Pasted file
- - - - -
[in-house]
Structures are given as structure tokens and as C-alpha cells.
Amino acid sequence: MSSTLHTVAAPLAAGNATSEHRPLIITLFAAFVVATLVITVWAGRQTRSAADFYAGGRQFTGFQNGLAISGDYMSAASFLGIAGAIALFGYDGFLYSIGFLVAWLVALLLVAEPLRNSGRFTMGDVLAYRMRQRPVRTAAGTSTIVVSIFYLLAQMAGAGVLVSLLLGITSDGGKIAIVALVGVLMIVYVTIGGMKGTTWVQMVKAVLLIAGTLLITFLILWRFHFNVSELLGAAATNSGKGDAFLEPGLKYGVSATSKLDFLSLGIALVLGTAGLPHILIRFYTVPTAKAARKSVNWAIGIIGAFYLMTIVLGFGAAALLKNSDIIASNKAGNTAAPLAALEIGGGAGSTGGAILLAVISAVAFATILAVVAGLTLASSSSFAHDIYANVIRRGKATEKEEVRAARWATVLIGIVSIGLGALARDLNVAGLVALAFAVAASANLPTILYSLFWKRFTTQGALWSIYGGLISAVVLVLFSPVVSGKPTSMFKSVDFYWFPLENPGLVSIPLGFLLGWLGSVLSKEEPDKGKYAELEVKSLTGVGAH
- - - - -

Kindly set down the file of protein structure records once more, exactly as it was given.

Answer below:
[in-house]
Structures are given as structure tokens and as C-alpha cells.
Amino acid sequence: MSSTLHTVAAPLAAGNATSEHRPLIITLFAAFVVATLVITVWAGRQTRSAADFYAGGRQFTGFQNGLAISGDYMSAASFLGIAGAIALFGYDGFLYSIGFLVAWLVALLLVAEPLRNSGRFTMGDVLAYRMRQRPVRTAAGTSTIVVSIFYLLAQMAGAGVLVSLLLGITSDGGKIAIVALVGVLMIVYVTIGGMKGTTWVQMVKAVLLIAGTLLITFLILWRFHFNVSELLGAAATNSGKGDAFLEPGLKYGVSATSKLDFLSLGIALVLGTAGLPHILIRFYTVPTAKAARKSVNWAIGIIGAFYLMTIVLGFGAAALLKNSDIIASNKAGNTAAPLAALEIGGGAGSTGGAILLAVISAVAFATILAVVAGLTLASSSSFAHDIYANVIRRGKATEKEEVRAARWATVLIGIVSIGLGALARDLNVAGLVALAFAVAASANLPTILYSLFWKRFTTQGALWSIYGGLISAVVLVLFSPVVSGKPTSMFKSVDFYWFPLENPGLVSIPLGFLLGWLGSVLSKEEPDKGKYAELEVKSLTGVGAH